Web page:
LOS ANGELES (CNS) - Sheriff Jim McDonnell has revealed that his office has opened an investigation into whether secret gangs that might be condoning criminal acts are operating within the ranks of Los Angeles County Sheriff's deputies.
The department, along with the Sheriff's Inspector General and county counsel, will look into why the groups form, whether they are exclusive, if members are required to act a certain way and if they endorse bad behavior, the Los Angeles Times reported.
“Renegade cliques erode public confidence as well as internal morale, and they will not be tolerated within the Los Angeles County Sheriff's Department,” McDonnell told a meeting of the Sheriff Civilian Oversight Commission on Thursday, according to the Times.
McDonnell previously had said that he was investigating the matter.
“I want to be clear this incident HAS been under investigation since it occurred,” he tweeted on July 13. “As (with) any investigation, any new evidence or info that may be uncovered will be included & reviewed. If our investigation finds any evidence of misconduct, appropriate action will be taken. #LASDTattoo”
Concerns were first raised over a deposition given in May by Deputy Samuel Aldama, who described under oath a tattoo on his calf featuring a skull in a military-style helmet bearing the letters CPT for Compton, along with a rifle, encircled by flames. He said he got the tattoo in June 2016, about two months before he was involved in the fatal shooting of Donta Taylor, The Times reported previously.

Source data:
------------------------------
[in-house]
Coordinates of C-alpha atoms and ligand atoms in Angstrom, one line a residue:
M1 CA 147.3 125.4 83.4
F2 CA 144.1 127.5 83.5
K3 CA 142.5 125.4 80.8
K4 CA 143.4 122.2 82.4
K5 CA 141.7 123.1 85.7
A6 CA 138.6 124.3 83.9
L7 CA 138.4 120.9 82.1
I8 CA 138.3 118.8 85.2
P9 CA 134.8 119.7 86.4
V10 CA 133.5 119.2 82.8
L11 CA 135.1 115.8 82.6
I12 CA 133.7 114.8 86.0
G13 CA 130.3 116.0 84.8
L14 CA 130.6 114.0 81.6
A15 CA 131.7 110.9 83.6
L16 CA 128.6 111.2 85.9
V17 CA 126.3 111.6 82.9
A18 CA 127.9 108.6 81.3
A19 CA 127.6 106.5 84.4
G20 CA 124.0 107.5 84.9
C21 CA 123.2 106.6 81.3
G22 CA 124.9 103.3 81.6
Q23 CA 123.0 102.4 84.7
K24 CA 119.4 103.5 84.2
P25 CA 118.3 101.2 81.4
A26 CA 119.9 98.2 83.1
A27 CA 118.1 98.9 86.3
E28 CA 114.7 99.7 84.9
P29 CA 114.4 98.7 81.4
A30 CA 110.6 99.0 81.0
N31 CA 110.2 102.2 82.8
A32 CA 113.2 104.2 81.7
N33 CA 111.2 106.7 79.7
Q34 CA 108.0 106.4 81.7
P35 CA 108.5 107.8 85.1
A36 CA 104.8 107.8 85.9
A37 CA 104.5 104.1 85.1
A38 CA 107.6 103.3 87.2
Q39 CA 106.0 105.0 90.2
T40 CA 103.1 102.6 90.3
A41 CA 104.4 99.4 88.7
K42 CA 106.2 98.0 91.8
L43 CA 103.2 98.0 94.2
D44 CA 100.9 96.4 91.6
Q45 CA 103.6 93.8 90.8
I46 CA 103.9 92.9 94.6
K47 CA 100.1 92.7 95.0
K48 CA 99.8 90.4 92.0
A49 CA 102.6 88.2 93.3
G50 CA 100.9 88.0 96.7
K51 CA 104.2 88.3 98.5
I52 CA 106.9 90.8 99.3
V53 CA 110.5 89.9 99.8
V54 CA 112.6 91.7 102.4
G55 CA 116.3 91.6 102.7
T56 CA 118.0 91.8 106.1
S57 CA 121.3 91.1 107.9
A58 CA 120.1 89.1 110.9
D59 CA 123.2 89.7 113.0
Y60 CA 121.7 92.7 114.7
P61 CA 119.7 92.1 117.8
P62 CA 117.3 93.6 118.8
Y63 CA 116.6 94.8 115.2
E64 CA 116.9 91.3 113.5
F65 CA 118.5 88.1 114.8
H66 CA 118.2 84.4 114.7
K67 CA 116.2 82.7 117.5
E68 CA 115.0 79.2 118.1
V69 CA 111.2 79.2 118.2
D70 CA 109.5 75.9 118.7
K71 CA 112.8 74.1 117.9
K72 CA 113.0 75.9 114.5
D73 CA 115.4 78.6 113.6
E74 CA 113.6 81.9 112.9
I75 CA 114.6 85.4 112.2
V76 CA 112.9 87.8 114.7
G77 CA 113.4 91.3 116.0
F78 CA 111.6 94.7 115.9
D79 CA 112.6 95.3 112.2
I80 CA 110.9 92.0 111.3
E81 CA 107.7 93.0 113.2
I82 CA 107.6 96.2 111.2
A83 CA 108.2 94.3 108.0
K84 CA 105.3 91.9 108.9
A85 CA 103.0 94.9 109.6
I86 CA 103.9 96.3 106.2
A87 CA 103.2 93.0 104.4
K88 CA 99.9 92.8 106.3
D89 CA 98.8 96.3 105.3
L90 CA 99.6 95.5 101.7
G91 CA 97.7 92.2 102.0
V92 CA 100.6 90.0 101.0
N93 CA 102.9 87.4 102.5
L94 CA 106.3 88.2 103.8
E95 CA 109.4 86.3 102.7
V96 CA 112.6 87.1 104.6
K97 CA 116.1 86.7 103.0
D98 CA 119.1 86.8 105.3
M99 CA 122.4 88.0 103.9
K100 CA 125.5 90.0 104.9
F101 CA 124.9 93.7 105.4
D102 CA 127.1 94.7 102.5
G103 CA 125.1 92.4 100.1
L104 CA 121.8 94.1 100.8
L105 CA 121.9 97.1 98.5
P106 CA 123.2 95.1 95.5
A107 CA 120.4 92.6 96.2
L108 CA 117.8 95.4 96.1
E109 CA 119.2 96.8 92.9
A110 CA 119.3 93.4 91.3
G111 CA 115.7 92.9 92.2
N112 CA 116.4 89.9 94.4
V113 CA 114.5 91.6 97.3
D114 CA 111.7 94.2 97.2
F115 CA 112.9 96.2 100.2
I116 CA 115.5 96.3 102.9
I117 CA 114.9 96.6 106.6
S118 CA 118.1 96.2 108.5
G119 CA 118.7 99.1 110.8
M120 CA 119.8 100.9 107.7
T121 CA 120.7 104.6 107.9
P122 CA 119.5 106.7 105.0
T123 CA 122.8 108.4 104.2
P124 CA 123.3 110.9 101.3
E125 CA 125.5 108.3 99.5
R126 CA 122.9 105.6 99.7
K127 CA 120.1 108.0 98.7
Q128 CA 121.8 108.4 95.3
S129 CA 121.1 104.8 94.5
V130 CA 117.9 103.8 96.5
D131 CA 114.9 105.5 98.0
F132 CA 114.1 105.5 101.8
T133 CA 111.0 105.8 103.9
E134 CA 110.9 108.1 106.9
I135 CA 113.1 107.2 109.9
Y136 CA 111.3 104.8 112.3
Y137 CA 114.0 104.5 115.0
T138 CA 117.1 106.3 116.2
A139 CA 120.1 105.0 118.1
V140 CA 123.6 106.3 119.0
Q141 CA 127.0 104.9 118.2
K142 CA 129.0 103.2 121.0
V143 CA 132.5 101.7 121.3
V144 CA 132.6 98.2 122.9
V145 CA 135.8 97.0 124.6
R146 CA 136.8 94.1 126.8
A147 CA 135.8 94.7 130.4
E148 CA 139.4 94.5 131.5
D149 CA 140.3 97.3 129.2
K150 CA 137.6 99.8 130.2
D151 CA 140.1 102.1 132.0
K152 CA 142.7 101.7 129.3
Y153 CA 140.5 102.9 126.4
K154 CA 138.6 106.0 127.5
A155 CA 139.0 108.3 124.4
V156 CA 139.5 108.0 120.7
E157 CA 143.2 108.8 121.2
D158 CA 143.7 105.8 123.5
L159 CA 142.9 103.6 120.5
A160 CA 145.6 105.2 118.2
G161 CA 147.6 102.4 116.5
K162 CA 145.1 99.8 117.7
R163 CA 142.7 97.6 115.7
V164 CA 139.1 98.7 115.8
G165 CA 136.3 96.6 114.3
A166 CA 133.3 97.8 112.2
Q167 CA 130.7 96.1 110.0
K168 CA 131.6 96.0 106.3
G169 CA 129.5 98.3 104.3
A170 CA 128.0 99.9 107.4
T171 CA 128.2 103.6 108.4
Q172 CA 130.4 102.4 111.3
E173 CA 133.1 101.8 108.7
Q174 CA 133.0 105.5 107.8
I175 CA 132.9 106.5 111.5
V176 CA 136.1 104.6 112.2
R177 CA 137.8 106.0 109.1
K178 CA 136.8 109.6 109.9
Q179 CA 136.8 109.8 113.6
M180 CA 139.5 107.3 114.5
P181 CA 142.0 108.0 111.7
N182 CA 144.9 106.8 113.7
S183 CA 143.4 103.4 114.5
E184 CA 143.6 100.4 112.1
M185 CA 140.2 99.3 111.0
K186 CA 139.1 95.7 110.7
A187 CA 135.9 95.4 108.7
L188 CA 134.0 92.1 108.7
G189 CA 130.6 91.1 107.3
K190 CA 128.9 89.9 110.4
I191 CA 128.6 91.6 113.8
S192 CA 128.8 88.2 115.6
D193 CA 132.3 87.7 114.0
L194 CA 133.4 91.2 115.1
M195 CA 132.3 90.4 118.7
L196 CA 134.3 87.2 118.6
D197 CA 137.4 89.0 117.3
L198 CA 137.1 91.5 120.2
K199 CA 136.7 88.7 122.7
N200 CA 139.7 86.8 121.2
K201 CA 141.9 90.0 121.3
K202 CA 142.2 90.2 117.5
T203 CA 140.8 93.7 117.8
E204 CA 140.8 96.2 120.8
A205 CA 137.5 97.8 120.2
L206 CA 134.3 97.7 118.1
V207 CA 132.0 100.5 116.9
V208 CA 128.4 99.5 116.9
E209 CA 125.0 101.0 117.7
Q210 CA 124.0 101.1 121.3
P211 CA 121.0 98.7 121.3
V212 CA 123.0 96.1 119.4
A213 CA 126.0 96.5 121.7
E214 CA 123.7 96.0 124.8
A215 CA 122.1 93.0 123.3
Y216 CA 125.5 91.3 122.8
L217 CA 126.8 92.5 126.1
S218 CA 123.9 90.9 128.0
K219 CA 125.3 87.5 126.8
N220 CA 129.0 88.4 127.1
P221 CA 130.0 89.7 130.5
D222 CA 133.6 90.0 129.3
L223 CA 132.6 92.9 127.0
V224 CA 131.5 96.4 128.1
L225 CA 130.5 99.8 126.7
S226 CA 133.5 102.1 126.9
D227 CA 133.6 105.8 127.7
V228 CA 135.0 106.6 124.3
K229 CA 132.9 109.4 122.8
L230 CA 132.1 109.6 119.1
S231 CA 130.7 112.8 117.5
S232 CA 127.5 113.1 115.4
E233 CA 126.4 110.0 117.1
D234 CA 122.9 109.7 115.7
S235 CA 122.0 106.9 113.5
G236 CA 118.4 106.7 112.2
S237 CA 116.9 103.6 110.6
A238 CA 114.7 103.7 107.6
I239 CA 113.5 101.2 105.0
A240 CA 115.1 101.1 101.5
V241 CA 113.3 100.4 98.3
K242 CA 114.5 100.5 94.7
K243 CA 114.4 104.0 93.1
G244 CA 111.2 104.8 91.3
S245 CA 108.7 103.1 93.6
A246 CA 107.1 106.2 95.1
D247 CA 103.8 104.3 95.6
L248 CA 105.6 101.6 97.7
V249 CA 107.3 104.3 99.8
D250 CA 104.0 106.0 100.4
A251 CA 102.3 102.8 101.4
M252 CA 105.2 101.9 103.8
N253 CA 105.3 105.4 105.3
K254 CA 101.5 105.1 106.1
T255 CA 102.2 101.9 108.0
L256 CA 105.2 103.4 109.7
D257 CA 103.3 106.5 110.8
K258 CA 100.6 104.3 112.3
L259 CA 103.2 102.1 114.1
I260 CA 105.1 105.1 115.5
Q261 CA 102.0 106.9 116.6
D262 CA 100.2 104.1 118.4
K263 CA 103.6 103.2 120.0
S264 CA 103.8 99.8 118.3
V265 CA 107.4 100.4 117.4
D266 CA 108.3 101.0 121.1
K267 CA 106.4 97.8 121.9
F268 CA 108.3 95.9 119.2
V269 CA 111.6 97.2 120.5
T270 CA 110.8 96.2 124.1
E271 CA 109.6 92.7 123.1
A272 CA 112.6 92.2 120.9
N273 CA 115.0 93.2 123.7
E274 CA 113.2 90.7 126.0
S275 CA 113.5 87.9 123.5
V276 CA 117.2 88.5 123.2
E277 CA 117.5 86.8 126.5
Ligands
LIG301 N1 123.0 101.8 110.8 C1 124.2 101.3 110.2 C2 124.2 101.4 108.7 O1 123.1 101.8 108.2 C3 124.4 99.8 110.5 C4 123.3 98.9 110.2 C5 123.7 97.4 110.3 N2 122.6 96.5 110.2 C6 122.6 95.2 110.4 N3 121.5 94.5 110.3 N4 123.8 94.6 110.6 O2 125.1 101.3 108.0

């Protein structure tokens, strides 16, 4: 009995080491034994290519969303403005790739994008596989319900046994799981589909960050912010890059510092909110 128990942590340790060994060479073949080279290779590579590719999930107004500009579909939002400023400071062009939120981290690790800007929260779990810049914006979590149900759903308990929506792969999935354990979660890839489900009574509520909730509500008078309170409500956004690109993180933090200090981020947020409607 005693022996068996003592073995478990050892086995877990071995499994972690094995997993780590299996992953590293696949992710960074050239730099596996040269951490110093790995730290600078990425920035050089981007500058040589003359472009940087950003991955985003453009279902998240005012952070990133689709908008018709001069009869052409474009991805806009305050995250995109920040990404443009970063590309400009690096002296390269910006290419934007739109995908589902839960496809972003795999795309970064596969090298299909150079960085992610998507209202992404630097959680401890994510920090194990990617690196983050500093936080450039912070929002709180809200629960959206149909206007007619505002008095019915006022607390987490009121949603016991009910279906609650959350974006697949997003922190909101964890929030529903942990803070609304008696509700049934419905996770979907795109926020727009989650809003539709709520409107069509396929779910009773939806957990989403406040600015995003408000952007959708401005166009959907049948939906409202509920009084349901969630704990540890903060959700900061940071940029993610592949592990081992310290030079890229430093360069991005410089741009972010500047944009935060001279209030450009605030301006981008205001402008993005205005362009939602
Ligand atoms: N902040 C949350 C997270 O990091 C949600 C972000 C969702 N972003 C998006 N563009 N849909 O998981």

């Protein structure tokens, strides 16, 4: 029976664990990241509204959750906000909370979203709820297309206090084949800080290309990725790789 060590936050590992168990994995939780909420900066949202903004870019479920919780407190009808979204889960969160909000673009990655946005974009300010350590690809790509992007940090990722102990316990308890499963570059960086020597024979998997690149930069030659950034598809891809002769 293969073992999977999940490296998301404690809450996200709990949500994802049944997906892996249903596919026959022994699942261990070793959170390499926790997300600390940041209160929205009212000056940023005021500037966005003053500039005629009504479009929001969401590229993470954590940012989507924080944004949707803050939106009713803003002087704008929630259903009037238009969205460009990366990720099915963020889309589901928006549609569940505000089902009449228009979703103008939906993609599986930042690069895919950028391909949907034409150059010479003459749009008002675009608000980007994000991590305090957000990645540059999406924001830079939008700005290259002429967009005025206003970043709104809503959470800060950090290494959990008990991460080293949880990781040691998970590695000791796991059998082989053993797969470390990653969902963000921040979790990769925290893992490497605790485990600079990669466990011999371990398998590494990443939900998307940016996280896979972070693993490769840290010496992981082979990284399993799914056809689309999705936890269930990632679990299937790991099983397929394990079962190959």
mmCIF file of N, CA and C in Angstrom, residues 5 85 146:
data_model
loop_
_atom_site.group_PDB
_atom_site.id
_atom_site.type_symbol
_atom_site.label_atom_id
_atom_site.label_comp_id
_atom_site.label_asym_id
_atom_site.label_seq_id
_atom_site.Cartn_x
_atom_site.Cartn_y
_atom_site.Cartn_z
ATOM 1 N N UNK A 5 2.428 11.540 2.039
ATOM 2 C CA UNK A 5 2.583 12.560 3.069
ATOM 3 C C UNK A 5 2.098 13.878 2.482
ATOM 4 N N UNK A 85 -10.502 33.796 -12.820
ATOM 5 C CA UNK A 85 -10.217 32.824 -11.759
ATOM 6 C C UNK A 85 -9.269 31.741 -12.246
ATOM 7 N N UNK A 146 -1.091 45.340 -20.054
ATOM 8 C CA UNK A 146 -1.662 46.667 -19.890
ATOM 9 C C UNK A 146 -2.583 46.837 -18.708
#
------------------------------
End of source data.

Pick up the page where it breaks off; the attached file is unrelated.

John Sweeney, who represents Taylor's family, played for reporters a portion of Aldama's videotaped deposition. At one point, Aldama is asked if he has any “ill feelings toward African Americans in general.” After a long pause, Aldama responds, “I do, sir,” explaining, “I grew up in the city of Compton, sir.”
“I've never heard testimony like that before in my life, and it was bone-chilling that I was sitting across the table from a person who has a badge and a gun,” Sweeney said.
McDonnell said two weeks ago that for the past year, the department has been examining deputy tattoos, logos and symbolism within the organization. He said there is also a separate administrative investigation into the shooting, which may address the deputy's admissions.
“I'm not somebody from a generation where tattoos are accepted the way they are today,” said McDonnell, who said he was unhappy when he found out a couple weeks ago about the deputy's admissions under oath, The Times reported. “I'm looking at what's behind it. Is it just body art? Is it something that reflects well on our core values?”
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